ROME (AP) – The UN epidemiologist who denounced the withdrawal by the World Health Organization of a report on Italy’s coronavirus response says it is being retaliated against because it has ruled and calls on the agency to fulfill its obligations to protect whistleblowers.
Dr Francesco Zambon said he had lodged an internal ethics complaint with the WHO in May after saying he had been pressured by a senior WHO official to falsify data to hide the fact that Italy had not updated its preparedness plan. 2006 flu pandemic.
In an interview with The Associated Press, Zambon said he never wanted to fight the WHO, but now feels professionally isolated because he has complied with WHO regulations to report alleged violations.
“I couldn’t keep quiet,” he said. “I do this because I believe in WHO and because I believe in WHO values. One of them is integrity. “
Zambon, WHO’s main coordinator for Italy and its regions during the pandemic, was one of the authors of a WHO report examining how Italy reacted when it became the epicenter of the European outbreak at the end of February. The report aimed to help other countries prepare as the virus spread globally, but it struck a sensitive nerve here as it noted that Italy had entered a crisis with an outdated pandemic plan and that its initial response to was “improvised, chaotic and creative. “
The WHO extracted the report from its website on 14 May, one day after its publication, and never republished it. The WHO said it contained “factual inaccuracies”, but did not say what they were. Zambon says the only inaccuracy was an outdated chronology of the Chinese virus that he immediately removed, but the report was never reloaded or distributed.
The scandal over the withdrawal of the report made headlines in Italy amid suggestions that the WHO rejected the report in order to relieve criticism, embarrassment and government responsibility.
In an interview, Zambon said he was pressured to avoid Italy failing to update its 2006 pandemic preparedness plan. He quoted a May 11 email from Dr. Ranieri Guerra, a deputy general manager. to the WHO working in liaison with the Italian government, telling it to “correct” the date to show that the plan was “last updated in 2016”. He said Guerra followed a phone call that he described as threatening.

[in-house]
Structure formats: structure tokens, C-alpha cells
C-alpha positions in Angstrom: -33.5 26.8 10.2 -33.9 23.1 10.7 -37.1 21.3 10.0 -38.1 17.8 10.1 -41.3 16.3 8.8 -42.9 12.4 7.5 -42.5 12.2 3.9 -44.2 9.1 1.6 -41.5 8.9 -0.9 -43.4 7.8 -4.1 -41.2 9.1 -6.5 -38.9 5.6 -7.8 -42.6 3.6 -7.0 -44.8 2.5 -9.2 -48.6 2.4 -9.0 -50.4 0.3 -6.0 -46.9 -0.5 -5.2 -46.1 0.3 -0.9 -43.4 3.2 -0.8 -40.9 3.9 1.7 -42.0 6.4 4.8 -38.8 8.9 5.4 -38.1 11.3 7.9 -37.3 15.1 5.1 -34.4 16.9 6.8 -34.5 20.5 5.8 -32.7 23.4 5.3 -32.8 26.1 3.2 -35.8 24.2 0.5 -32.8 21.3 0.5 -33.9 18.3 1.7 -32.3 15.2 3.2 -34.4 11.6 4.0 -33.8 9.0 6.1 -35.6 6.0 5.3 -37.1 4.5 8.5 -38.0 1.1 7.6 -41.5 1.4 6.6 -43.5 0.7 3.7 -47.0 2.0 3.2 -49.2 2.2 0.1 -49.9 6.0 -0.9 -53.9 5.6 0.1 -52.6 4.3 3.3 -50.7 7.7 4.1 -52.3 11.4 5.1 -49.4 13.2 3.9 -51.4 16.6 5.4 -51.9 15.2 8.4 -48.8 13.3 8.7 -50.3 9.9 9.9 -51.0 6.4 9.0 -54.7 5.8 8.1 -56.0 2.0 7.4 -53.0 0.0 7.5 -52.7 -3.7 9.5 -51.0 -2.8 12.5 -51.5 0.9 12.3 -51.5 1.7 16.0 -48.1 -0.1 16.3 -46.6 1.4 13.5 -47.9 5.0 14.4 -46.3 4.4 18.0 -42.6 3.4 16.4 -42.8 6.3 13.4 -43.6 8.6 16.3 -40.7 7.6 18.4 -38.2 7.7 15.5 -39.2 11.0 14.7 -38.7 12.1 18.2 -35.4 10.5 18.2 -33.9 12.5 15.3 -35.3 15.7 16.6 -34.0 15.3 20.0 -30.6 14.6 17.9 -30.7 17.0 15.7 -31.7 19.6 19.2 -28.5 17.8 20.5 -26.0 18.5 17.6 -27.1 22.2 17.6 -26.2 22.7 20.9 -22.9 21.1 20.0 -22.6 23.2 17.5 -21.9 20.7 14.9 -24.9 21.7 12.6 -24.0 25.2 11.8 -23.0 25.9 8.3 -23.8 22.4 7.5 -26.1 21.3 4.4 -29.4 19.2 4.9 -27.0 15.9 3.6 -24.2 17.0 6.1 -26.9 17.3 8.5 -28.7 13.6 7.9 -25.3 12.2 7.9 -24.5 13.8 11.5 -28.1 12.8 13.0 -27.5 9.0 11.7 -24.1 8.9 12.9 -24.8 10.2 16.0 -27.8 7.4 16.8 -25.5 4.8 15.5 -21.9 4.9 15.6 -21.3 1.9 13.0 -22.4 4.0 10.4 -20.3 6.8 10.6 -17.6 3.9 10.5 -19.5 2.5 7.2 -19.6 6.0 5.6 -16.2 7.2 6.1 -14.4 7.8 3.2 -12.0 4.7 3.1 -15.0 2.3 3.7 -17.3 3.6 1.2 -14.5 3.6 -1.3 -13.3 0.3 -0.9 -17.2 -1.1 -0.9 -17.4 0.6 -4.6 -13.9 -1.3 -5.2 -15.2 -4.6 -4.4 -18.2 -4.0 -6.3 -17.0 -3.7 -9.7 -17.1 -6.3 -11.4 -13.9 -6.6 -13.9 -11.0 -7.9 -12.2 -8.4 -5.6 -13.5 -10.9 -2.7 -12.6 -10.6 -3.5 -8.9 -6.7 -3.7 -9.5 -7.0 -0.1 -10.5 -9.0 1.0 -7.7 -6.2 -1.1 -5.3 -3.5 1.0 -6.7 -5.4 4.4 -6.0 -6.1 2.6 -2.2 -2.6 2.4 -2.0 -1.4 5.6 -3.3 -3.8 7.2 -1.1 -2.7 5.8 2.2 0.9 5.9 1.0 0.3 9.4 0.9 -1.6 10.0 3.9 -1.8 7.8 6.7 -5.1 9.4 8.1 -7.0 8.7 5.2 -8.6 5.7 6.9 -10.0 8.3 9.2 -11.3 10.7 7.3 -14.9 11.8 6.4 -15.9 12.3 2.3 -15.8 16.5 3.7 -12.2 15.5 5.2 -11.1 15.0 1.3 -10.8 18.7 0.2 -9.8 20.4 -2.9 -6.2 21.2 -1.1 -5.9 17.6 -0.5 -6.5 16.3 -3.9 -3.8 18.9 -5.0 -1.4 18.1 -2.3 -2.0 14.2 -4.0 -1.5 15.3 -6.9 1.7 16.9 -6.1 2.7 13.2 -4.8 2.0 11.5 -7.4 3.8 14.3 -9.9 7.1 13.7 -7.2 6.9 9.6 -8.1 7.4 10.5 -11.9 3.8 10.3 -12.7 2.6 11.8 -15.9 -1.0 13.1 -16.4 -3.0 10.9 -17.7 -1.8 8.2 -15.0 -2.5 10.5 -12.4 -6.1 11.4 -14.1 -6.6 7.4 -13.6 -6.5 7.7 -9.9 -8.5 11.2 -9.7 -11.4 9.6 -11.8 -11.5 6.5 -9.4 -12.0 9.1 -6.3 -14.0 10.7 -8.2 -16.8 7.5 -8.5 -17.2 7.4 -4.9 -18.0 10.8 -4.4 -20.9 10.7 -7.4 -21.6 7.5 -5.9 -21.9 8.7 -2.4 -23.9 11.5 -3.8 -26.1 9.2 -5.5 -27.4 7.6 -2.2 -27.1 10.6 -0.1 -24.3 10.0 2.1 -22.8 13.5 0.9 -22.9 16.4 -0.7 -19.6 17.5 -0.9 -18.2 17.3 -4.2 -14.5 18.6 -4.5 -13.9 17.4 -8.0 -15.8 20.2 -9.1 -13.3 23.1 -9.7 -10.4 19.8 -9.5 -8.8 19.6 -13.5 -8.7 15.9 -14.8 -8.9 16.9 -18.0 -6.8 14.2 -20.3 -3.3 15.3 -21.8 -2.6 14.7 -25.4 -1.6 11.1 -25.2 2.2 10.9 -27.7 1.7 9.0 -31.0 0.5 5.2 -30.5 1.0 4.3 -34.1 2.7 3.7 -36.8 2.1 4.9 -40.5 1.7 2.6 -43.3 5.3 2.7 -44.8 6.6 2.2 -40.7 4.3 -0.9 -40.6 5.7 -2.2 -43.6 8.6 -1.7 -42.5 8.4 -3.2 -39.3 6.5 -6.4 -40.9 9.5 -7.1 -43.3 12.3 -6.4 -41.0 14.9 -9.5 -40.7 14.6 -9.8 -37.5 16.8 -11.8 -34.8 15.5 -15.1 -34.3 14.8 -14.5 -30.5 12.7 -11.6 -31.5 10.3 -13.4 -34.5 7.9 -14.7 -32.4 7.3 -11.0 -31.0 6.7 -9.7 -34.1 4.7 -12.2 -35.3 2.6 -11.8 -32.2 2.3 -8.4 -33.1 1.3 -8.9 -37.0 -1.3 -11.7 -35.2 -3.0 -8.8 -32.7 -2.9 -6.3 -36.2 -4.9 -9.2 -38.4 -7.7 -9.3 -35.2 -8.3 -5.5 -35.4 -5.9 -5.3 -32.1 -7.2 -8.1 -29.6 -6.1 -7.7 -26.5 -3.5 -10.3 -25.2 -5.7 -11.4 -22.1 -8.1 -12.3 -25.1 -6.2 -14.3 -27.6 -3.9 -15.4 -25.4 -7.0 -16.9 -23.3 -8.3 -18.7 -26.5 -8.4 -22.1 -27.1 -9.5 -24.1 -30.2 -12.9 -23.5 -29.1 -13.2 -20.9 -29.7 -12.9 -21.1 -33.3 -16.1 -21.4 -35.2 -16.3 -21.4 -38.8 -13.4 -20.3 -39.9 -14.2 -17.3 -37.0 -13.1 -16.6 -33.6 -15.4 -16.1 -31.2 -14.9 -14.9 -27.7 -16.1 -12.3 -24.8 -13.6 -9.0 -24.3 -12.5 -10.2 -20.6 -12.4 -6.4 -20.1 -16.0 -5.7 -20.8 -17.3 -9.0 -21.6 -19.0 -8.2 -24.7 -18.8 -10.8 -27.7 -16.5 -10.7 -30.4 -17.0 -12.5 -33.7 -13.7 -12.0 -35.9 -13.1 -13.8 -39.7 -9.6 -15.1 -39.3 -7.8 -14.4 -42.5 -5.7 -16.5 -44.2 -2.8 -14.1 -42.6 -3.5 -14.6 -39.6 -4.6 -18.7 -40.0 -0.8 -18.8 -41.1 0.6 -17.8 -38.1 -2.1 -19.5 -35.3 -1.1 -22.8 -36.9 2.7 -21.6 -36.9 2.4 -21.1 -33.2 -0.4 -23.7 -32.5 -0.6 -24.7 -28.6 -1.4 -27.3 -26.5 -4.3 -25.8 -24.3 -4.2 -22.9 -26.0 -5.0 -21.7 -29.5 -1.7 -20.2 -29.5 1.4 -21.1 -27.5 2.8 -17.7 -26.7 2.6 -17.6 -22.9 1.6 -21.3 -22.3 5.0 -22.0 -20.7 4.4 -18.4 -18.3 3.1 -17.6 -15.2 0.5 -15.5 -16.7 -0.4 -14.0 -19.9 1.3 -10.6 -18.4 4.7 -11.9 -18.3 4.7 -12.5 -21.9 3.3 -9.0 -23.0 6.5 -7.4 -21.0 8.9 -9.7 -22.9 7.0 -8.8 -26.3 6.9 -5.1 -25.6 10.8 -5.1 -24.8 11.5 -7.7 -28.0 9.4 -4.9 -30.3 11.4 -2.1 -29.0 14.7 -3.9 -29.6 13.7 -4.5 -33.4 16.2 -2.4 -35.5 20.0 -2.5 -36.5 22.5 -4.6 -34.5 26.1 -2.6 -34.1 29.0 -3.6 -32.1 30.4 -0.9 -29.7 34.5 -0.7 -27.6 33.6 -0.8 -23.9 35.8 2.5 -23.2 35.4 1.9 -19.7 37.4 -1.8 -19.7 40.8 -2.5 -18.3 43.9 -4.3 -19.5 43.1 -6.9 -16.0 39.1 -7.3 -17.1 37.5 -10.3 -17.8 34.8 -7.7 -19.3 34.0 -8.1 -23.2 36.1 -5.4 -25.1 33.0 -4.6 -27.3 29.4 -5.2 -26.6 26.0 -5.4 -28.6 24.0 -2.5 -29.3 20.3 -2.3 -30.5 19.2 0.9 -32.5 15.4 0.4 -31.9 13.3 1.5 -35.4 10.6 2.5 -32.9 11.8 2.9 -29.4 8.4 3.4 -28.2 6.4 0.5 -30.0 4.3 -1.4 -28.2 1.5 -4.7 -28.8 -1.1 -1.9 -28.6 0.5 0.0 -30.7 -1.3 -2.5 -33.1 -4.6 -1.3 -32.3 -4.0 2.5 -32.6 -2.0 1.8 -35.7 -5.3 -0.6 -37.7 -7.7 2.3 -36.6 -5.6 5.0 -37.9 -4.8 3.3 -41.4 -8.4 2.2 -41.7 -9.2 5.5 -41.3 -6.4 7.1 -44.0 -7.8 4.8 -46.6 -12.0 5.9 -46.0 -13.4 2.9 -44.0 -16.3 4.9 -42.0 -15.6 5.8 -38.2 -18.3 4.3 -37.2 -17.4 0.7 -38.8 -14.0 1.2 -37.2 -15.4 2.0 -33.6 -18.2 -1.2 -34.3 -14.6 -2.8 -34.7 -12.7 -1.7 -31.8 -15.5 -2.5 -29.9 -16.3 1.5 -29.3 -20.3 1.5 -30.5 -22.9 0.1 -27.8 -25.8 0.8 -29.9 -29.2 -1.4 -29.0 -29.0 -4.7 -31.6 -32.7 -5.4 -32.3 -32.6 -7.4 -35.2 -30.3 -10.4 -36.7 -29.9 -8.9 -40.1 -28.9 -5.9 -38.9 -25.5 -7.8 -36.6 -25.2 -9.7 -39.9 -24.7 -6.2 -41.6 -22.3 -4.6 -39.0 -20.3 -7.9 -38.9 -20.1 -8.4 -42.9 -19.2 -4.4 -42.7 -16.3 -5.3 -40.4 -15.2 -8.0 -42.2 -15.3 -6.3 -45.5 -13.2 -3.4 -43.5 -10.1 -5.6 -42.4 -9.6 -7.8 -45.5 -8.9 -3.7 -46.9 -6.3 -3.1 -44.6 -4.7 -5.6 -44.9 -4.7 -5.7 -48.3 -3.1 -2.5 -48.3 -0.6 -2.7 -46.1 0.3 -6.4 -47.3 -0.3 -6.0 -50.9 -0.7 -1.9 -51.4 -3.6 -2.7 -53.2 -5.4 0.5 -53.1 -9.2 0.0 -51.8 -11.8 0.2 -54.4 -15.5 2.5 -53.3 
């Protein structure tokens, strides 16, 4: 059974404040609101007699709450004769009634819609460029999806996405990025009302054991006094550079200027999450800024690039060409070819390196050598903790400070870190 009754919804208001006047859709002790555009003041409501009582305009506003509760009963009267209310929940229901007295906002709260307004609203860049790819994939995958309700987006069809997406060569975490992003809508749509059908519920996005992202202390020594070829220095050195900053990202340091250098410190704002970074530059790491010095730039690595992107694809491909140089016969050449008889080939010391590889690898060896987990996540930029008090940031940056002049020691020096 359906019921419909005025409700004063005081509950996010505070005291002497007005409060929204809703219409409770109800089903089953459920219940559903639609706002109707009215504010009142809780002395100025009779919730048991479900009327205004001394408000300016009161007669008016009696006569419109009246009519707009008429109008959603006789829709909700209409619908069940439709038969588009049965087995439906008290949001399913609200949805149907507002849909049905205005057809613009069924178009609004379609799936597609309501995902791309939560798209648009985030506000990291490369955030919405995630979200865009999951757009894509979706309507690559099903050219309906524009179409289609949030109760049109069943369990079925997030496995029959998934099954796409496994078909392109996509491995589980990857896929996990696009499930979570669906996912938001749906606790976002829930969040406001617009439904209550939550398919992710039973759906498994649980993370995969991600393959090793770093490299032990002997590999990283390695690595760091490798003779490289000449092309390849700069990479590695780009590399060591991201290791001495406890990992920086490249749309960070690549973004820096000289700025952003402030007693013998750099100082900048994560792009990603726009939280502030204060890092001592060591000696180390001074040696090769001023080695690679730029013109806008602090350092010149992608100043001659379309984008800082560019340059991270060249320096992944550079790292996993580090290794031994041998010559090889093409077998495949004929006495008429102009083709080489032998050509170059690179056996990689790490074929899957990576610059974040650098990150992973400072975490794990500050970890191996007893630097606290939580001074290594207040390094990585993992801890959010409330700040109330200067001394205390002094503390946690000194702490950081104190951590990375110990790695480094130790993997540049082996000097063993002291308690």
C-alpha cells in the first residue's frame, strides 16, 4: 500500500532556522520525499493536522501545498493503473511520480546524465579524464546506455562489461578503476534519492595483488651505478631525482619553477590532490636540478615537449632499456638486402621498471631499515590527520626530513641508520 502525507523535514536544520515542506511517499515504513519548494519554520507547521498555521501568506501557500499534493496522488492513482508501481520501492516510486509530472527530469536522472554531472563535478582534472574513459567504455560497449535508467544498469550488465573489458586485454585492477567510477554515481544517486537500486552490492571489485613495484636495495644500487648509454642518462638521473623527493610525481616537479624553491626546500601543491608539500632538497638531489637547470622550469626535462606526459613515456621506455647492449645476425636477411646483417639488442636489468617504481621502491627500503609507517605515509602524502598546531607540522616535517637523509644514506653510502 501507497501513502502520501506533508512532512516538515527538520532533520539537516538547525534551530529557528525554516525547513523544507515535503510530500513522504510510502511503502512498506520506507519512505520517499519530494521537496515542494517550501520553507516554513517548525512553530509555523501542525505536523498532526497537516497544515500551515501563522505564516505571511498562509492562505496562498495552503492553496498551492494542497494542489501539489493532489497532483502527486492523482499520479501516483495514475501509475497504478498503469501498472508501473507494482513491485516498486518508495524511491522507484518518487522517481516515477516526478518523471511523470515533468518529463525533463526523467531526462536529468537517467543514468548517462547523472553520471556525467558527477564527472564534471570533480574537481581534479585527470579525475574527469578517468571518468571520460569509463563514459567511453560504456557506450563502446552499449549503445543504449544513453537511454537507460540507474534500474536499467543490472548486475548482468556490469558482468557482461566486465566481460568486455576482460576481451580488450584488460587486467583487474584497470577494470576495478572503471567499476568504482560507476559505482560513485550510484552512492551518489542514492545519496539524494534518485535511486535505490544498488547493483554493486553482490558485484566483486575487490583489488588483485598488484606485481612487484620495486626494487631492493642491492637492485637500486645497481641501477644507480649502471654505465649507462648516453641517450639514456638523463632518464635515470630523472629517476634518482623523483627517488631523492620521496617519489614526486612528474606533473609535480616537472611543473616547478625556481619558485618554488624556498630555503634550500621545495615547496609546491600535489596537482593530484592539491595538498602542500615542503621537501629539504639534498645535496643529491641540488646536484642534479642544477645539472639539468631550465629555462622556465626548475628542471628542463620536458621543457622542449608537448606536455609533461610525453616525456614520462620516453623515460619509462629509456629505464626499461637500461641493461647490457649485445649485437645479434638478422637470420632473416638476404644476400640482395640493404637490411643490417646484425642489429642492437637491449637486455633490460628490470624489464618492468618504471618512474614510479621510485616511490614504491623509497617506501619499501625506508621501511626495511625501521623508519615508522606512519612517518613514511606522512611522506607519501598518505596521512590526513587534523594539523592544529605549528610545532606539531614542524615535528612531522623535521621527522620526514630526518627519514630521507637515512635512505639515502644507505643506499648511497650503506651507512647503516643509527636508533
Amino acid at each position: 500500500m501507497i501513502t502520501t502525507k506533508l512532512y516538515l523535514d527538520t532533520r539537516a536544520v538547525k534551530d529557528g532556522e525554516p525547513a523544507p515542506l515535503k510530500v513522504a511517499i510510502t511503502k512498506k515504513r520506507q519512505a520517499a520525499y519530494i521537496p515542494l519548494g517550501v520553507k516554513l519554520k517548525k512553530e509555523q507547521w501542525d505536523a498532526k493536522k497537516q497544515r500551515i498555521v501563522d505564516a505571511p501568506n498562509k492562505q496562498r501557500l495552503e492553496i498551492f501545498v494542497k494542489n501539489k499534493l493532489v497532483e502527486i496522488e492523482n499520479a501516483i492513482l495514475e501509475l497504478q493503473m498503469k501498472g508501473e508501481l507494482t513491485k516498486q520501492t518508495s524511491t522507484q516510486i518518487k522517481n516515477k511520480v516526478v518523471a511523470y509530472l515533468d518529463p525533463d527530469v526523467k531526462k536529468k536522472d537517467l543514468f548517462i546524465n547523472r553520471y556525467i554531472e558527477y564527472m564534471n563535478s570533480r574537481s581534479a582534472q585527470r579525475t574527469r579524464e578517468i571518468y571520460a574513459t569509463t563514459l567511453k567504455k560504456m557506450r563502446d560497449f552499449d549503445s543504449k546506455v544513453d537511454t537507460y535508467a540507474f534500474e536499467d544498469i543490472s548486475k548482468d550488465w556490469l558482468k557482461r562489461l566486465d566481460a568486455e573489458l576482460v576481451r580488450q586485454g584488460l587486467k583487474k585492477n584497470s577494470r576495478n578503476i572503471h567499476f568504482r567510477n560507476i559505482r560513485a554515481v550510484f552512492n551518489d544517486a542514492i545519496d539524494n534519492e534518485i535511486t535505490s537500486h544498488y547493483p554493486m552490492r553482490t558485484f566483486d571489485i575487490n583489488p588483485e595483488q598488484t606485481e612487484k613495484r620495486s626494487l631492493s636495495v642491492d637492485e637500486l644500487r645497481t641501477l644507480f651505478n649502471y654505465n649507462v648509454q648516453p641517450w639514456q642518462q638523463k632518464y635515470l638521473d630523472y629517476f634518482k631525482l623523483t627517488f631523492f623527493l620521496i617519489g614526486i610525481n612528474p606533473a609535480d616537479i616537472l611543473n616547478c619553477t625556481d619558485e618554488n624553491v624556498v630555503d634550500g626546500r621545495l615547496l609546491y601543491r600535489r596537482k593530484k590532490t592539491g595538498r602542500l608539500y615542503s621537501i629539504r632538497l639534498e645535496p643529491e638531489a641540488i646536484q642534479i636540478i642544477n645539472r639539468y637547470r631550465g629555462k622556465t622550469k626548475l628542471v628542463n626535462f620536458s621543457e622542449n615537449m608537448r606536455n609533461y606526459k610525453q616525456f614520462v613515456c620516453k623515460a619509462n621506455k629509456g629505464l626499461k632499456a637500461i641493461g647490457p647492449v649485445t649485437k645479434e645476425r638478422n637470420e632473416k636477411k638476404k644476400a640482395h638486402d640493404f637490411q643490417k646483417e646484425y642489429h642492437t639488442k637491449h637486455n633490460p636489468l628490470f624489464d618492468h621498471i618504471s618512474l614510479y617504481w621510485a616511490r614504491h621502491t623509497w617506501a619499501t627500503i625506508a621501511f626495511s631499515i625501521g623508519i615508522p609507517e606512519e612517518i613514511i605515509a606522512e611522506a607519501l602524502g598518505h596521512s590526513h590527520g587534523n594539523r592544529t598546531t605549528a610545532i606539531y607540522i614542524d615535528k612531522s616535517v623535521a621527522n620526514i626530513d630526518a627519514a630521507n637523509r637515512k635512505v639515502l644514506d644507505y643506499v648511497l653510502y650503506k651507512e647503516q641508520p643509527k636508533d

Guerra was responsible for prevention at the Italian Ministry of Health from 2014-2017 and wrote to the then minister that the plan needs to be updated.
Zambon said he refused to give in to Guerra’s request because the 2016-2017 plan was the same as in 2006. “We couldn’t really say the plan was updated because it wasn’t true,” he said.
Guerra declined repeated requests for comment to the AP. In an interview with La7 television on Sunday, he said the previous plan was considered “current” until the launch of the new WHO guidelines in 2018, when he left the ministry.
But the 2006 plan contains holes in its implementation phases, which critics say could explain Italy’s critical shortage of protective equipment and the chaotic initial response to COVID-19.
Guerra also denied putting any pressure on Zambon and said he could not fire him because he was reporting to a different WHO chain of command.
WHO did not immediately respond to requests for the status of Zambon’s complaint. The WHO has previously said that it has mechanisms to manage internal problems and disputes.
Meanwhile, both Guerra and Zambon have been in talks with Italian prosecutors investigating the government’s response, defying WHO guidelines.
A November 1 email from the WHO’s legal department, reported by RAI’s state-run “Report” program, noted that the UN agency was facing several parliamentary trials and inquiries into COVID-19.
“We must be aware that we do not set a precedent or implicitly waive any of the applicable WHO immunities by participating in such hearings,” the e-mail said.
Italian public health officials said they had no idea the WHO report was in the works, suggesting a breakdown in communications between the UN agency and the government. As a WHO liaison with the government, Guerra received a detailed outline of the report on April 14 to share with the government, but it is unclear how widely it was shared or whether it followed.
Dr. Giovanni Rezza, head of infectious diseases at the Higher Institute of Health in Italy, said he did not see anything terribly problematic in the report, much less worthy of censorship. “If anyone is looking for a possible responsibility, it clearly refers to the period when the plan was not updated,” he said in a December 12 briefing.
“Of course, self-criticism can be made, but I found no reason to censor the report,” he said. “I’m shocked if that happened.”
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